Iran Economy News Sanctions blamed for Iran gas field delay

Sanctions blamed for Iran gas field delay

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AFP: The development of Iran’s South Pars gas field in the Gulf has been delayed partly because of international sanctions, the spokesman for the Iranian parliament’s energy commission said on Monday.

By Laurent Maillard

TEHRAN (AFP) — The development of Iran’s South Pars gas field in the Gulf has been delayed partly because of international sanctions, the spokesman for the Iranian parliament’s energy commission said on Monday.

The delay was “partly due to giving the work to Chinese contractors,” since “we cannot award the work to contractors from other nations due to international sanctions” on Iran, Emad Hosseini was quoted as telling the Fars news agency.

“Under our planning, we should have had 30 percent progress in the South Pars projects by now, but we are very far behind in the plans,” Hosseini said.

Fars reported last week that the nine South Pars projects awarded in June 2010 to Iranian companies as part of a $21-billion contract progressed between only 13 percent and 23 percent in a contract that was due for completion in 35 months.

“If we continue like this, we will not finish on time,” Hosseini warned.

Many of the projects were reassigned to Iranian firms following the pull-out of major Western firms including France’s Total and the Anglo-Dutch Shell, after international sanctions against Iran’s controversial nuclear programme were strengthened.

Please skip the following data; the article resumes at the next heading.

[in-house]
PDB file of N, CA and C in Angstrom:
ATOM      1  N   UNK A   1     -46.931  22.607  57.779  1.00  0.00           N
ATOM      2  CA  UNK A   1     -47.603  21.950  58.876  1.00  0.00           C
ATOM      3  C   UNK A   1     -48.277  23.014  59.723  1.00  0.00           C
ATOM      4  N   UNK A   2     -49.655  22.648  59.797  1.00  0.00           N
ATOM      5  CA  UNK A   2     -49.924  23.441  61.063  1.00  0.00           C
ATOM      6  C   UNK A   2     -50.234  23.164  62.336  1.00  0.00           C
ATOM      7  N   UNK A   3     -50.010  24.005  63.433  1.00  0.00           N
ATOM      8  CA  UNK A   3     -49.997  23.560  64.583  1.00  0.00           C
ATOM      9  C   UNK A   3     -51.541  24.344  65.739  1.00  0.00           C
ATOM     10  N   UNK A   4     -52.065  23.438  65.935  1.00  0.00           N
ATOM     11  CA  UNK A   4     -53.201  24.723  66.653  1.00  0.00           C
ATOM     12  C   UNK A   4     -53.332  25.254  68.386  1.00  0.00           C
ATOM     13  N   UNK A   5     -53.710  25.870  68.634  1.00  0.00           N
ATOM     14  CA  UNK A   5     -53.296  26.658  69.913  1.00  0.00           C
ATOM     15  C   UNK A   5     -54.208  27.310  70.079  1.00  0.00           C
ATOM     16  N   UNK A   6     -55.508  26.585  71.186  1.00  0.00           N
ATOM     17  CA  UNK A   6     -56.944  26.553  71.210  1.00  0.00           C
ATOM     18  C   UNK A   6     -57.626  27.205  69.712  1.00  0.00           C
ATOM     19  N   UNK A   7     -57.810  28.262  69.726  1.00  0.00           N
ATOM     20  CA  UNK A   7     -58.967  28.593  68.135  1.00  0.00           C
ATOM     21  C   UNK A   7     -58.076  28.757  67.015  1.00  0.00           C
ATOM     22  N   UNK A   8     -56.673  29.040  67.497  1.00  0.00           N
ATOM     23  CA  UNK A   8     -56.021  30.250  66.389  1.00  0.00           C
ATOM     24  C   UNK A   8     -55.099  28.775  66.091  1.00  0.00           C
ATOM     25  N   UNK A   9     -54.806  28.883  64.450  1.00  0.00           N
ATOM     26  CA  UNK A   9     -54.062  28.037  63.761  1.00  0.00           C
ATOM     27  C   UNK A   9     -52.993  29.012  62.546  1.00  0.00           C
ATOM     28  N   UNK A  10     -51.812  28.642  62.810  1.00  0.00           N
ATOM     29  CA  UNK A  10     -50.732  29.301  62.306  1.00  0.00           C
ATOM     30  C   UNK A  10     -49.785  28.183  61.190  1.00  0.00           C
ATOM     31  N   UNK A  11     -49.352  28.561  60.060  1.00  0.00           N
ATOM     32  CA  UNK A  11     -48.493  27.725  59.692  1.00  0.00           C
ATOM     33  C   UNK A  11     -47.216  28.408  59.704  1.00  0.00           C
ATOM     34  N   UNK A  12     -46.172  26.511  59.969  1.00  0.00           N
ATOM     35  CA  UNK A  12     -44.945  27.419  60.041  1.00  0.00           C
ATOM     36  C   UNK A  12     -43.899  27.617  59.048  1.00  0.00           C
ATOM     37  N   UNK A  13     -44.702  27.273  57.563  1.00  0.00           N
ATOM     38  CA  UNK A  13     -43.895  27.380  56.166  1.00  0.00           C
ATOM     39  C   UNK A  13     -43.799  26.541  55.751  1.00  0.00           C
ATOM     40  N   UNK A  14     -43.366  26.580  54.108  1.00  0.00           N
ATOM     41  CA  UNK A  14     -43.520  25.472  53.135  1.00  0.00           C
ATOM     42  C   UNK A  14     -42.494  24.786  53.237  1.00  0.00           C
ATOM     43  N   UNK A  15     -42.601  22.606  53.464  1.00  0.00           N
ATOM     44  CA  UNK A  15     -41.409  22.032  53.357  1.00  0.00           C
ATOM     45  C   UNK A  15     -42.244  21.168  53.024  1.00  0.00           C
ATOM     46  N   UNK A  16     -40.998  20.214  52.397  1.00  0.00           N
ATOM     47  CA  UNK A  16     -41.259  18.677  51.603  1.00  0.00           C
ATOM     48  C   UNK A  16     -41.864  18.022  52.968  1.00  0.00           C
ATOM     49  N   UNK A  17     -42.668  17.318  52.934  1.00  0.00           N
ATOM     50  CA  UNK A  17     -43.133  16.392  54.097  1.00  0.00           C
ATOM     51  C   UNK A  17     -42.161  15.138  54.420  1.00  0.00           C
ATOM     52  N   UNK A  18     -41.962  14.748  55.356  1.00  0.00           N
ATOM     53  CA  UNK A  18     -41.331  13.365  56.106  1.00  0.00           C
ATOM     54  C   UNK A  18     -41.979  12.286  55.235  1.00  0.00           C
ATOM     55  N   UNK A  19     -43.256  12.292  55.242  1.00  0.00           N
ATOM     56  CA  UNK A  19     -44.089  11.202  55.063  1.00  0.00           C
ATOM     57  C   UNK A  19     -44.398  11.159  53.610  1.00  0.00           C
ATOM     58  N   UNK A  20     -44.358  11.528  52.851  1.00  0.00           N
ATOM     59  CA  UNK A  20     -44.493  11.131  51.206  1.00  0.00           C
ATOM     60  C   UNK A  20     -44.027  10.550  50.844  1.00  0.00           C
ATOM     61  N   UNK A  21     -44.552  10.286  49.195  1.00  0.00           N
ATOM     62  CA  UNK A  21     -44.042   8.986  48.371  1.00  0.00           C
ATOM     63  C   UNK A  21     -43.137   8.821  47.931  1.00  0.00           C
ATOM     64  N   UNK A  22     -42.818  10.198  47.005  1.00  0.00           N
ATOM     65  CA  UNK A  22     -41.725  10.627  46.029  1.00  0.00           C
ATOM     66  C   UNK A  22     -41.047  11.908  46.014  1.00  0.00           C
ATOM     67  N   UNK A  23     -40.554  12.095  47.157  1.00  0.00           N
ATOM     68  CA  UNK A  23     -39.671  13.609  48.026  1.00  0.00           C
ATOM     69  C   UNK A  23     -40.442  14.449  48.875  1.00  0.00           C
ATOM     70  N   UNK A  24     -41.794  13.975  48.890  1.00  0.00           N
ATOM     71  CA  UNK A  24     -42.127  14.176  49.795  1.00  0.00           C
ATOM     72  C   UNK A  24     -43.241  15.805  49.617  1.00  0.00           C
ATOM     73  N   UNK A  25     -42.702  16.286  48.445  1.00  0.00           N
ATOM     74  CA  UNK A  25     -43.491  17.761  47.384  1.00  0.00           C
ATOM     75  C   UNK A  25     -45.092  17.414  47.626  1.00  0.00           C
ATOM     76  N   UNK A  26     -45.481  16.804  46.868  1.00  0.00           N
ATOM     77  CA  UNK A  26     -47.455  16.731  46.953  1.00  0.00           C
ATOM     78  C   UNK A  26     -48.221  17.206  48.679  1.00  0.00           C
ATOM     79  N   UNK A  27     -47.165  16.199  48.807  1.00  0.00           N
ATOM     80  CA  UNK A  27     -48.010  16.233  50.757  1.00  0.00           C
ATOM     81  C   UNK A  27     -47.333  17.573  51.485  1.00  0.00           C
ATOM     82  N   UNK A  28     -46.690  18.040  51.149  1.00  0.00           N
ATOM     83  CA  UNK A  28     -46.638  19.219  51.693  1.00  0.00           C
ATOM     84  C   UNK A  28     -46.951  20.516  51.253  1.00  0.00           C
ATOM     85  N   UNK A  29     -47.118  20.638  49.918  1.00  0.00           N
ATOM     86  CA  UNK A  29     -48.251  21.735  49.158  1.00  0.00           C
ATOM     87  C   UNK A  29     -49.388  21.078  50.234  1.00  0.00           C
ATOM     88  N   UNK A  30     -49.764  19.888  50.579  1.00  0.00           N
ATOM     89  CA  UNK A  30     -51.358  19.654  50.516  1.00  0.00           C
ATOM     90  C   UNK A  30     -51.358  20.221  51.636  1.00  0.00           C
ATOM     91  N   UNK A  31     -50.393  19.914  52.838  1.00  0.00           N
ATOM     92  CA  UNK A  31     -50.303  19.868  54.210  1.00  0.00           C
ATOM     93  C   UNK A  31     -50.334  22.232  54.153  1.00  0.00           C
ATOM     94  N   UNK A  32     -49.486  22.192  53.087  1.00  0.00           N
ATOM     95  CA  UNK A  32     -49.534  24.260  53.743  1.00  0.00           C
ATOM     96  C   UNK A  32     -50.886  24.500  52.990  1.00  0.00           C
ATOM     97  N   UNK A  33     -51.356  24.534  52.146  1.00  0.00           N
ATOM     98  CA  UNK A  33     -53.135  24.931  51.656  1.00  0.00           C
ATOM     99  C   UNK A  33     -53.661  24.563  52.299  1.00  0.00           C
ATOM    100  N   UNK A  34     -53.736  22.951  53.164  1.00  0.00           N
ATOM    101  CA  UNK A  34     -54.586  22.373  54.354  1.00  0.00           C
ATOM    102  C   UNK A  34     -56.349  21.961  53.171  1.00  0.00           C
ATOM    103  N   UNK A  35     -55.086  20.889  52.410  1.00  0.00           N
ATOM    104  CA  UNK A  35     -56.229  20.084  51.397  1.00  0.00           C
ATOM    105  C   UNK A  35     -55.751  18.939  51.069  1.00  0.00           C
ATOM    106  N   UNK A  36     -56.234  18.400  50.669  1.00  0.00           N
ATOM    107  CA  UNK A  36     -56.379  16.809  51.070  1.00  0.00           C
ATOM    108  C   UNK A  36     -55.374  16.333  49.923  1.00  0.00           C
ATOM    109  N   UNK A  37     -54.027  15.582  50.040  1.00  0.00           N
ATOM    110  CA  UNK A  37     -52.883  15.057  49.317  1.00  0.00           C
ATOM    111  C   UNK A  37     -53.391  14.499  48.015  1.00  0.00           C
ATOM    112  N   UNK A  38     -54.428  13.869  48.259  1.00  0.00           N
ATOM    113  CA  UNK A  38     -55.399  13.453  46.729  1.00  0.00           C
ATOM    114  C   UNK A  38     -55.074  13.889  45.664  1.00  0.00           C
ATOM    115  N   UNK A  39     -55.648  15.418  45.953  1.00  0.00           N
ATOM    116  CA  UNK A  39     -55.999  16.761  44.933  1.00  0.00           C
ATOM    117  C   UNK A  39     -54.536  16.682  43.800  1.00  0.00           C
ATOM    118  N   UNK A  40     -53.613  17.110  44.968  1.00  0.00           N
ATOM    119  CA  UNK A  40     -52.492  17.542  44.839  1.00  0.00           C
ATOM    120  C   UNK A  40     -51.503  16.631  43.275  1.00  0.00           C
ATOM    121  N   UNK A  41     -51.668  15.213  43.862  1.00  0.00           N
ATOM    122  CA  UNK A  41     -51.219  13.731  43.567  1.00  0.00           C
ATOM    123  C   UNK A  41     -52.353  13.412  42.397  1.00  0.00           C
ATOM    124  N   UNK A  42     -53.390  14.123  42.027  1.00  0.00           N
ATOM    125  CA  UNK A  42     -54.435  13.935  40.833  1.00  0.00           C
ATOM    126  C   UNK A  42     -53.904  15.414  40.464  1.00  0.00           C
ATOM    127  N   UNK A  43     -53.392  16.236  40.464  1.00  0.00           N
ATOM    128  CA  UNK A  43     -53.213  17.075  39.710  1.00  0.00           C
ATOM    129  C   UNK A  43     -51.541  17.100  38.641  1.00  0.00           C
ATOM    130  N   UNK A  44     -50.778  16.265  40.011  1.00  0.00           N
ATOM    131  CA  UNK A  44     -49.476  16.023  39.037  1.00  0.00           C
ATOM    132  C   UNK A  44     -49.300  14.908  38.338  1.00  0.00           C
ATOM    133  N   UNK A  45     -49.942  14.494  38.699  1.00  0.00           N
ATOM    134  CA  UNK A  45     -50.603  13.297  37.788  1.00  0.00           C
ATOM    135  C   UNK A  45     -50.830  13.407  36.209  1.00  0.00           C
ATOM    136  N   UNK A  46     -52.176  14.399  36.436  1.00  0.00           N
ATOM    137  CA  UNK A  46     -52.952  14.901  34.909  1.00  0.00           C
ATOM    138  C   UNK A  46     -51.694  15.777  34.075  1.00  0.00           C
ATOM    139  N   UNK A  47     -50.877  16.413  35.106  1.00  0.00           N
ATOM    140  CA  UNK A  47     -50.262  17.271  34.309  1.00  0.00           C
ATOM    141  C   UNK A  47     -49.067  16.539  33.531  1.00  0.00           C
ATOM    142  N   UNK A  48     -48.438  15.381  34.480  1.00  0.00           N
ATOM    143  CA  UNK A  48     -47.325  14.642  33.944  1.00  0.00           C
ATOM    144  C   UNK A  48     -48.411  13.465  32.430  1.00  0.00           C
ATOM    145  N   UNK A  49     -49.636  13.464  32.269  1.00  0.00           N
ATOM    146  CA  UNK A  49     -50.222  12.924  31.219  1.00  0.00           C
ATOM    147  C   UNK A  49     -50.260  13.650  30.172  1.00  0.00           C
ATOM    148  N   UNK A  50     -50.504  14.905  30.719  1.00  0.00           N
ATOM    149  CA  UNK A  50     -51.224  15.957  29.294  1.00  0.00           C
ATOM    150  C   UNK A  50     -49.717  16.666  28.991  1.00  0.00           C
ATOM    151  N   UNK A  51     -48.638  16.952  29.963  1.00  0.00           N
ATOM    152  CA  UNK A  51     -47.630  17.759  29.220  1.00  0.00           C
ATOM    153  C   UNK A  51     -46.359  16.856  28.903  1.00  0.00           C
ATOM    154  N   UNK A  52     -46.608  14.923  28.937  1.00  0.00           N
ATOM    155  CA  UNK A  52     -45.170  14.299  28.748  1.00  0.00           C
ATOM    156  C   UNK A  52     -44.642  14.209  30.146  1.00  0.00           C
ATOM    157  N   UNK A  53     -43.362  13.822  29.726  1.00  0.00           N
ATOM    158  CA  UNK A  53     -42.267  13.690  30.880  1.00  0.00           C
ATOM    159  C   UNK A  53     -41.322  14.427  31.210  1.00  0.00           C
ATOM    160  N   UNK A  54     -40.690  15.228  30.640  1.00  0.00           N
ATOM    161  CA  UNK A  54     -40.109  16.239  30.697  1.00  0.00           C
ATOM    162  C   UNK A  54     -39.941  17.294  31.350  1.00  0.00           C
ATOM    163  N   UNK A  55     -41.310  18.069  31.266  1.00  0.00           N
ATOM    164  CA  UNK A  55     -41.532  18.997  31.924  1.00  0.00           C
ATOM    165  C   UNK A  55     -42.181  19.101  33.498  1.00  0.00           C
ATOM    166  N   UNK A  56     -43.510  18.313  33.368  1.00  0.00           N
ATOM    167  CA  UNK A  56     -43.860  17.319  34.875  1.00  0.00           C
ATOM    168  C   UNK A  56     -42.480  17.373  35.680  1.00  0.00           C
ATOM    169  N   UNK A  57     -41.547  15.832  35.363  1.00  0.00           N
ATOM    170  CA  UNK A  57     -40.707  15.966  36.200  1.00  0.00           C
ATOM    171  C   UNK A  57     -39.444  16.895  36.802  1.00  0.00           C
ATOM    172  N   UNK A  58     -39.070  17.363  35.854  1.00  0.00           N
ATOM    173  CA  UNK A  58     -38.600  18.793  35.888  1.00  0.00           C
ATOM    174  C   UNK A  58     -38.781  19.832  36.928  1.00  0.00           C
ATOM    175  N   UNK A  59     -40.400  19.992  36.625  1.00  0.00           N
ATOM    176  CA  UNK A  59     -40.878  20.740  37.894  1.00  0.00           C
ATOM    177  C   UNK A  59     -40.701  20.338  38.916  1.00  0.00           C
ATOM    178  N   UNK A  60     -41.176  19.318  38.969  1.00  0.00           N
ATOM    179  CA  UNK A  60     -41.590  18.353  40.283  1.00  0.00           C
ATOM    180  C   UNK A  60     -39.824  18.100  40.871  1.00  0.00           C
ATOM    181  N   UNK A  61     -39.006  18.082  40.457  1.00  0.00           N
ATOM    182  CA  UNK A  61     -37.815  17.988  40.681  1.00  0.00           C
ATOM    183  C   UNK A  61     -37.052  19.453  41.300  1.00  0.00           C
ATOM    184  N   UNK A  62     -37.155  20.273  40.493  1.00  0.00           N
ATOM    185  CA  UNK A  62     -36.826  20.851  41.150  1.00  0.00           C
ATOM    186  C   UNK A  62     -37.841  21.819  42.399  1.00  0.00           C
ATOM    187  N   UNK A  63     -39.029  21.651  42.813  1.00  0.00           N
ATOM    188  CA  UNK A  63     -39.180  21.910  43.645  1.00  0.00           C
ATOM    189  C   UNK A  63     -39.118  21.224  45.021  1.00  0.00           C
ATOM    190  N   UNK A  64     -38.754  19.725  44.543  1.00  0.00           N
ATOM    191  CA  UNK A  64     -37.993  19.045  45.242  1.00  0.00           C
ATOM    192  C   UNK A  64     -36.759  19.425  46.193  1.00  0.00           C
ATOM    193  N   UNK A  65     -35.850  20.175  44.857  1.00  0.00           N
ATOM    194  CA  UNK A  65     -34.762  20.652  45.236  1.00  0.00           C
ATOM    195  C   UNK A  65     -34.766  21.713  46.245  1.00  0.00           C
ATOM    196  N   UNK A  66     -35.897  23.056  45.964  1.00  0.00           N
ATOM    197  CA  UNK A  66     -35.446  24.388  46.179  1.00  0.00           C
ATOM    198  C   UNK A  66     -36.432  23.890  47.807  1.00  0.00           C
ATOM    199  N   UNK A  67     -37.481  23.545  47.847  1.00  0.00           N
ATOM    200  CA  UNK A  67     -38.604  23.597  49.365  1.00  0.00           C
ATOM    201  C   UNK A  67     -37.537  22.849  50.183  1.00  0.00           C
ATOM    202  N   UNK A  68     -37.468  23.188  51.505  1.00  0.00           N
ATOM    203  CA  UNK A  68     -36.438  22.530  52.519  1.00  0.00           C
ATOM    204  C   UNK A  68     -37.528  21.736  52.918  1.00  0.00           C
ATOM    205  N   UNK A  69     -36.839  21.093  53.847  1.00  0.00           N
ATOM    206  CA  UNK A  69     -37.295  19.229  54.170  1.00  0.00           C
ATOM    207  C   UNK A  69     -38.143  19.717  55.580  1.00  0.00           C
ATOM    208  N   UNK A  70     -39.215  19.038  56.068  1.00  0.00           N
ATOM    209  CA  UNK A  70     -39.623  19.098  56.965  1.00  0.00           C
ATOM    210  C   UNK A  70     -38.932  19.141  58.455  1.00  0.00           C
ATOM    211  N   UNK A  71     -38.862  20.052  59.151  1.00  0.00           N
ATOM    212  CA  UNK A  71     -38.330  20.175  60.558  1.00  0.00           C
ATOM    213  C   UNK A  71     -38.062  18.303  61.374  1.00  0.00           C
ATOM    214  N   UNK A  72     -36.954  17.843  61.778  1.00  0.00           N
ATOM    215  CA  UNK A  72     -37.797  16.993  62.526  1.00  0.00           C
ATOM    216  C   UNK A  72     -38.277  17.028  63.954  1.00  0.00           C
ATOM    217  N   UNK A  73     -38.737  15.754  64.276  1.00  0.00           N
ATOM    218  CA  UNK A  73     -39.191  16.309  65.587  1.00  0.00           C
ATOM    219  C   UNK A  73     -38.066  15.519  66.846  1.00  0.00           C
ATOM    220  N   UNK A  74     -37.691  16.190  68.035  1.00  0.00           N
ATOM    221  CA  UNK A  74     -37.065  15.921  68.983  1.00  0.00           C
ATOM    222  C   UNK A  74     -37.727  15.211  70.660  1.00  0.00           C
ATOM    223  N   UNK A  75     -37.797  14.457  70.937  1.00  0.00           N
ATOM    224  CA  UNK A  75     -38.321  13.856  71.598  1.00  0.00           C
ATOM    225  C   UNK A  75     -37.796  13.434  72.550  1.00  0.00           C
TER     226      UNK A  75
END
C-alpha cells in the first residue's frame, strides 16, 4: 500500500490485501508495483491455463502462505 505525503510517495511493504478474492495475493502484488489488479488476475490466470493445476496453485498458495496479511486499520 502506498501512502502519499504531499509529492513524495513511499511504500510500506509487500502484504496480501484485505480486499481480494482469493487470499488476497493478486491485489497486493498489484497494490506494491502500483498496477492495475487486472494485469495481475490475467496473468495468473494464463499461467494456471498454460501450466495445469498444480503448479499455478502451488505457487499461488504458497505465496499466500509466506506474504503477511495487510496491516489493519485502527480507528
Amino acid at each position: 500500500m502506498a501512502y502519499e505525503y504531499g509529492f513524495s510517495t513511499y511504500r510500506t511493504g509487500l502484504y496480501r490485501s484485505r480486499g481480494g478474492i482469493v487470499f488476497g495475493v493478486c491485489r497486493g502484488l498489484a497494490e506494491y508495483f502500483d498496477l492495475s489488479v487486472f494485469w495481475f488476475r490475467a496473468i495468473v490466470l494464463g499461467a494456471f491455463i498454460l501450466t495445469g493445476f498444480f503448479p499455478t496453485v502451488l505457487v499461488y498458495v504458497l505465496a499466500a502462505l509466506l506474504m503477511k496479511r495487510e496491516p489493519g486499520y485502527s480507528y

“We had no choice but to resort to Chinese contractors, but they seem to be unable to carry out projects and we will have to reconsider their participation,” Hosseini said.

Several times in recent months, Iran’s parliament has expressed concern over delays in the development of South Pars, a huge offshore natural gas field shared between Iran and Qatar.

South Pars offshore field holds around 14 trillion cubic metres of gas, or eight percent of world reserves, and Qatar began exploiting it a decade sooner than the Islamic republic.

Western sanctions against Iran, tailored under six UN resolutions condemning its nuclear programme since 2006, mostly target the country’s banking and oil sectors, and are aimed specifically at slowing the development of South Pars.

They prohibit any investment, technology transfer or sale of equipment in the oil and gas sectors to Iran, the second largest producer in OPEC, which earns 80 percent of its foreign exchange from the selling of petroleum products.

Tehran has said it is able to develop South Pars on its own, notably by giving many of the projects to companies affiliated to its elite Revolutionary Guards Corps.

But the withdrawal of the Western companies has led to a growing presence of Chinese oil firms, which since 2006 have announced a total investment in Iran of $28 billion.

However, Western experts, based on assessments by the Sino-Iranian Chamber of Commerce, say actual Chinese investment in Iran is closer to one billion dollars.

Last week media reported that the oil ministry had issued a warning to the China National Petroleum Corporation, a state company, for not carrying out a $4.7-billion contract signed in 2009 to develop Phase 11 of South Pars, after Total withdrew from the project.

In 2010 Beijing became the top economic partner of oil-rich Iran, which has the world’s second largest natural gas reserves after Russia.

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